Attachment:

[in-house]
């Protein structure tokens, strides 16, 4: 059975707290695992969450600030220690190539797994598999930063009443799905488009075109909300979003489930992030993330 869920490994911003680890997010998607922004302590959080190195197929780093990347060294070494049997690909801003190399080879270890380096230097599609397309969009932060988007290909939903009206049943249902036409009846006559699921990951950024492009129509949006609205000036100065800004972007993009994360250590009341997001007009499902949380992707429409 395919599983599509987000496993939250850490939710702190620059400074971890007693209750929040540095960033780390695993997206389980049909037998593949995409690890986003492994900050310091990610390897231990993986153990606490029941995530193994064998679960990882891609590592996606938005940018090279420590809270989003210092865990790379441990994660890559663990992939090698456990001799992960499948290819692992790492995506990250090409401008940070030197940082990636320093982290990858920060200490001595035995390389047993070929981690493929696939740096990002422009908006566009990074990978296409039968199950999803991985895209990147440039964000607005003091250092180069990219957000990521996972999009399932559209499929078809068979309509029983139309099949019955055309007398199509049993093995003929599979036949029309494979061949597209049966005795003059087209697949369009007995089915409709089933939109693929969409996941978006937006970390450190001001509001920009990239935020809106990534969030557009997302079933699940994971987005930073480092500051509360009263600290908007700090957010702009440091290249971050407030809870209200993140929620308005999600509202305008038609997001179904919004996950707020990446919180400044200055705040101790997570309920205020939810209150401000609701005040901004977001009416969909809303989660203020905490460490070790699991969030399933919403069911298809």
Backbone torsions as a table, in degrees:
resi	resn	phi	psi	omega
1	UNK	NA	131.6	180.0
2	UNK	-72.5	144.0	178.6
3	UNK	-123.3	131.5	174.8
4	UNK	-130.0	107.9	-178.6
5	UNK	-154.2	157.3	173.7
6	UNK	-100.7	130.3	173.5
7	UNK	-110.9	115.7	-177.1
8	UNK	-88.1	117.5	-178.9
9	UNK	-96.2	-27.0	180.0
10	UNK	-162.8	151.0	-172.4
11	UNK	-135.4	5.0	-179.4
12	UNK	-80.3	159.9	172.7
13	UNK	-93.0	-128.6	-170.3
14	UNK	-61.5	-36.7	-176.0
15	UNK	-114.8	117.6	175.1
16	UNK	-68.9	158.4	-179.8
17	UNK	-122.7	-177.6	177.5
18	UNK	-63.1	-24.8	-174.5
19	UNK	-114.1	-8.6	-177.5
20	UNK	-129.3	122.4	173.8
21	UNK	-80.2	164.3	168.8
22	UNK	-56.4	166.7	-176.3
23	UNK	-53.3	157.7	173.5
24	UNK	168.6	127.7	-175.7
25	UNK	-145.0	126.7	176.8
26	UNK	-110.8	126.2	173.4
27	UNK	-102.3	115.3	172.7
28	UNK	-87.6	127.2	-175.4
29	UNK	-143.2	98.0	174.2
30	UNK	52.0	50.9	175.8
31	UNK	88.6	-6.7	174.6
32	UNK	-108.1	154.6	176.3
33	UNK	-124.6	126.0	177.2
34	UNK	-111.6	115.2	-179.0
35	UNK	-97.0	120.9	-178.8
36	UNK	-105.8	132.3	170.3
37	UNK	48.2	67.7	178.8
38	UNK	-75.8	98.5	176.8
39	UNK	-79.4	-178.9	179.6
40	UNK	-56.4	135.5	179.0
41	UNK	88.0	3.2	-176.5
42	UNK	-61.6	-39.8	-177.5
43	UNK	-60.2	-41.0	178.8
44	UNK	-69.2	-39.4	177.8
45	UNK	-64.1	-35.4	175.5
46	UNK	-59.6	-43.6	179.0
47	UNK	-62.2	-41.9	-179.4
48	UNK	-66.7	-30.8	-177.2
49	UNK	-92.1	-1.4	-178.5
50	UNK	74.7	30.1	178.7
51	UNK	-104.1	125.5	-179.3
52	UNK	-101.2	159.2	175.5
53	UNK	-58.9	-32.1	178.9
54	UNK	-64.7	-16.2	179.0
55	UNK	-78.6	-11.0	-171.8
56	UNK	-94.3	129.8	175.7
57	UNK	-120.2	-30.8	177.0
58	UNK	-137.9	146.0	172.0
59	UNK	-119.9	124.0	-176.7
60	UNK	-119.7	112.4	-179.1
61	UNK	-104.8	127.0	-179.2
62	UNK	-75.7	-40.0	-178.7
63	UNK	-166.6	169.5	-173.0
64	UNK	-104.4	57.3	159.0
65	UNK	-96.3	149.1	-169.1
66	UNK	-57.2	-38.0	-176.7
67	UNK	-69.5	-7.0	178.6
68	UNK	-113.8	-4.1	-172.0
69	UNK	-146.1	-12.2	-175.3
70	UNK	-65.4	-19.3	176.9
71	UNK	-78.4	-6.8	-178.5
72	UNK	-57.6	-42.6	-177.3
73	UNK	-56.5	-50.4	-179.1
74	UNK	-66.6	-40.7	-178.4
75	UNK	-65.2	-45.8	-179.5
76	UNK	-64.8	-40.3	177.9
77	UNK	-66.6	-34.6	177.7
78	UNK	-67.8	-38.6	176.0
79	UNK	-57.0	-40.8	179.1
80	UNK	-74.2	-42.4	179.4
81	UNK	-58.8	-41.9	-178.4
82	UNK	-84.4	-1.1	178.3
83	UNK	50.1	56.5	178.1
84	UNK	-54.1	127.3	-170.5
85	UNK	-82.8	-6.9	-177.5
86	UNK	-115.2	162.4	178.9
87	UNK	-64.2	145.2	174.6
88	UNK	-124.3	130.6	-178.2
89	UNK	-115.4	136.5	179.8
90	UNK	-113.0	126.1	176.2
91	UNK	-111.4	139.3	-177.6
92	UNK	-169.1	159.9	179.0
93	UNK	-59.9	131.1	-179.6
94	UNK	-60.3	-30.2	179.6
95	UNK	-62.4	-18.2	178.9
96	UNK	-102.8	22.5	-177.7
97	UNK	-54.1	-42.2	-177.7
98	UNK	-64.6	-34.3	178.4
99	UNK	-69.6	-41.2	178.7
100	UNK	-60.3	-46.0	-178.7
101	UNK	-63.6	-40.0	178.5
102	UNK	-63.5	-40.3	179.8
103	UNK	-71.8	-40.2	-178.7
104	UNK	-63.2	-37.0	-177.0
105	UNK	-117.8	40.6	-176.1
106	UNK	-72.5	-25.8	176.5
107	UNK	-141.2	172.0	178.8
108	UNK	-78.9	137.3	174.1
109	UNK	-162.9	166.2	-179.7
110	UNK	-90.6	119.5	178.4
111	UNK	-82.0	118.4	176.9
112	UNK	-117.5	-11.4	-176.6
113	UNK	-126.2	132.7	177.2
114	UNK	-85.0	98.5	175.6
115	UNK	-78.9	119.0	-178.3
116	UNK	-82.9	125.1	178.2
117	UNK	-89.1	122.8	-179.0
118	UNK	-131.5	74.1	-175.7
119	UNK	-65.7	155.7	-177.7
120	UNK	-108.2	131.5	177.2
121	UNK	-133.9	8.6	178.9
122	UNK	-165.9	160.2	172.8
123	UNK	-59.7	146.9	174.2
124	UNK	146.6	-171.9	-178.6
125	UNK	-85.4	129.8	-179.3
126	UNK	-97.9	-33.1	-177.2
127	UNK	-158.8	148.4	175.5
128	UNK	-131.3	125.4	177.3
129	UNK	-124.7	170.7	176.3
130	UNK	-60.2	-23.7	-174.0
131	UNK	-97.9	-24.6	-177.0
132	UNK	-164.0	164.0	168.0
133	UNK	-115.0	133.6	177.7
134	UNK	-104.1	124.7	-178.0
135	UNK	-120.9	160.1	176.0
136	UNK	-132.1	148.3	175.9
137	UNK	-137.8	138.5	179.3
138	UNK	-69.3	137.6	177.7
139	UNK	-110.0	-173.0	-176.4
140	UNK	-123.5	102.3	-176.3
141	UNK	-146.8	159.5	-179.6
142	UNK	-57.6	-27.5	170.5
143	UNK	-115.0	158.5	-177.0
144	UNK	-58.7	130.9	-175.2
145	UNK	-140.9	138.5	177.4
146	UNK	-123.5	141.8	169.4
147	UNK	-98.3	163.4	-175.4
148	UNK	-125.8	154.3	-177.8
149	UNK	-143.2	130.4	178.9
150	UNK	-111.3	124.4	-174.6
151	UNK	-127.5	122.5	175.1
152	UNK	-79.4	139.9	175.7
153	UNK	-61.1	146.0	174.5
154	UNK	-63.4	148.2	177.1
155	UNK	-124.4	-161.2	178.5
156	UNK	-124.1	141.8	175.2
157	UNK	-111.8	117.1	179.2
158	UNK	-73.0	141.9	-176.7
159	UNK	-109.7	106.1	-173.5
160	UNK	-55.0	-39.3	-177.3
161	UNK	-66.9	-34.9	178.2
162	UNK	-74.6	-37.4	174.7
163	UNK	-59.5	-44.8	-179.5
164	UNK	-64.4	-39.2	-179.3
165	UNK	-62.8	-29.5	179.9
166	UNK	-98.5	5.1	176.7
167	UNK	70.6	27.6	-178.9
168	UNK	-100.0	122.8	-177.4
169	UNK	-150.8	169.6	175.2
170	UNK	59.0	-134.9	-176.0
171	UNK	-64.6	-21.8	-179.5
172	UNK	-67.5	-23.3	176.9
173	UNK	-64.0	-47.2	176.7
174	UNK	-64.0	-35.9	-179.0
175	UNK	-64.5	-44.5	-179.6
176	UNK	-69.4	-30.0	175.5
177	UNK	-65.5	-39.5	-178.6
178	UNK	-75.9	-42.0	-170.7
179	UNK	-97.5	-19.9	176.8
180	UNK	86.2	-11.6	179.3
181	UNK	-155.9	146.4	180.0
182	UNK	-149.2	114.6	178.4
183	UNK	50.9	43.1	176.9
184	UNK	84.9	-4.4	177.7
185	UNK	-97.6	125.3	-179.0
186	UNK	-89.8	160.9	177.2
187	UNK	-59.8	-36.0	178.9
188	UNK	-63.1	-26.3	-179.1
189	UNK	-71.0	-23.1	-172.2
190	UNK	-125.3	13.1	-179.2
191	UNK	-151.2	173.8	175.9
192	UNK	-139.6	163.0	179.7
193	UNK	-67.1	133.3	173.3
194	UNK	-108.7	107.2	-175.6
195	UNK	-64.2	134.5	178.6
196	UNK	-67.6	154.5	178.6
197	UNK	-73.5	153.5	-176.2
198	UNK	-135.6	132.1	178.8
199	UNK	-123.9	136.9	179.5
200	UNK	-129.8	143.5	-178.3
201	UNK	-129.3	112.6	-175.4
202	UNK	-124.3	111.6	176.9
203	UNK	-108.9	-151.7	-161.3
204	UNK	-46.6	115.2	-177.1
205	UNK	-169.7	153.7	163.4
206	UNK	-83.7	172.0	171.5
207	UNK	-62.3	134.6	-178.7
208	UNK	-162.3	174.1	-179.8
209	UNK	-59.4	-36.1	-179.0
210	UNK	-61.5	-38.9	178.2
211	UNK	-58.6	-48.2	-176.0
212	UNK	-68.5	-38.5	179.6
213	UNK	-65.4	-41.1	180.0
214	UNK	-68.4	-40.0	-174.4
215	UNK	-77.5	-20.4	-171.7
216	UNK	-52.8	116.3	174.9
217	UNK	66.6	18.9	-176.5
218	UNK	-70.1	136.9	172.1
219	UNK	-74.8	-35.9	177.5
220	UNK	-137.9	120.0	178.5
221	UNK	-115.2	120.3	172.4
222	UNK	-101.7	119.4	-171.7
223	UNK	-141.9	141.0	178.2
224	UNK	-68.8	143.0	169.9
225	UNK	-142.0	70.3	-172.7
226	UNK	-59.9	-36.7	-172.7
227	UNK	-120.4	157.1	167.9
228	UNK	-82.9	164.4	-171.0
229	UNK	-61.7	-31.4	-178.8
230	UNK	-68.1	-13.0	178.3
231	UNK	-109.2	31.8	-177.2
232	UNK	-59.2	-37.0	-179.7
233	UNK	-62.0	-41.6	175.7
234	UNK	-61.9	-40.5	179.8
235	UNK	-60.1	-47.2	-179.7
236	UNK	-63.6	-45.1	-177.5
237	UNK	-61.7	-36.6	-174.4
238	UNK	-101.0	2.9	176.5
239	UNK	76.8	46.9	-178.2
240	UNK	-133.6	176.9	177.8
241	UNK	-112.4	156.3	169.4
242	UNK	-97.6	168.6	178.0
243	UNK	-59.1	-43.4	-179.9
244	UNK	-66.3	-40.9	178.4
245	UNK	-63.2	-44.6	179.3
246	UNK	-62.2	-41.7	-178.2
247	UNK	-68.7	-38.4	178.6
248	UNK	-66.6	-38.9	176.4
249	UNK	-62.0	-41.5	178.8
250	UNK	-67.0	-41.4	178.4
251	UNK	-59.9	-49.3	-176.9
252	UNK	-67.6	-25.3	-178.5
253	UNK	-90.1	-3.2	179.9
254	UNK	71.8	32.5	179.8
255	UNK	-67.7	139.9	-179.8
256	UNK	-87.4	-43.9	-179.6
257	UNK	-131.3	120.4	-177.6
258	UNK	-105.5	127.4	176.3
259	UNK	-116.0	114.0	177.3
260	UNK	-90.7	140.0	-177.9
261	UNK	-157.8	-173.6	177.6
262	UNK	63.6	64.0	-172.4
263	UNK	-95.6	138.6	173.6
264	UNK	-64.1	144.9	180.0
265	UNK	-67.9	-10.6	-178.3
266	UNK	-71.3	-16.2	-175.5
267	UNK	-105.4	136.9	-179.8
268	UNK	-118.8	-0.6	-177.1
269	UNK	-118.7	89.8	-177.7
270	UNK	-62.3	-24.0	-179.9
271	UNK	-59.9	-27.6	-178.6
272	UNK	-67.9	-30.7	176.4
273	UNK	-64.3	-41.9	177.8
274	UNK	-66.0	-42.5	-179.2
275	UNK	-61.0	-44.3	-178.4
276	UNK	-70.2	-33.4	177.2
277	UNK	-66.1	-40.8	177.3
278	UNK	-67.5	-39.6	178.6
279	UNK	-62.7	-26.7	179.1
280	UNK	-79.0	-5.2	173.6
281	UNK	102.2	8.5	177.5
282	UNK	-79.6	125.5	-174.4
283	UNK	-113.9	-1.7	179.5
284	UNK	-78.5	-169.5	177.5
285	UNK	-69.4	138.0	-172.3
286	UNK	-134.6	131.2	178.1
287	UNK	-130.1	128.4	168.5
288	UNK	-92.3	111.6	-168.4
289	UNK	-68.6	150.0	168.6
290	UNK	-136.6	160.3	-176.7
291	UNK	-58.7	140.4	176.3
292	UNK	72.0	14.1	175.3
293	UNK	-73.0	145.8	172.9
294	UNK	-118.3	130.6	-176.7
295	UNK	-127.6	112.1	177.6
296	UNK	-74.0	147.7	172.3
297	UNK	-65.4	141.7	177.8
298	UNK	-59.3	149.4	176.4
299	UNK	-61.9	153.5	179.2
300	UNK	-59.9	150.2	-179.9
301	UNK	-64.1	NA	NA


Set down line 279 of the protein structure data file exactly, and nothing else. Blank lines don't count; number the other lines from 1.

275	UNK	-61.0	-44.3	-178.4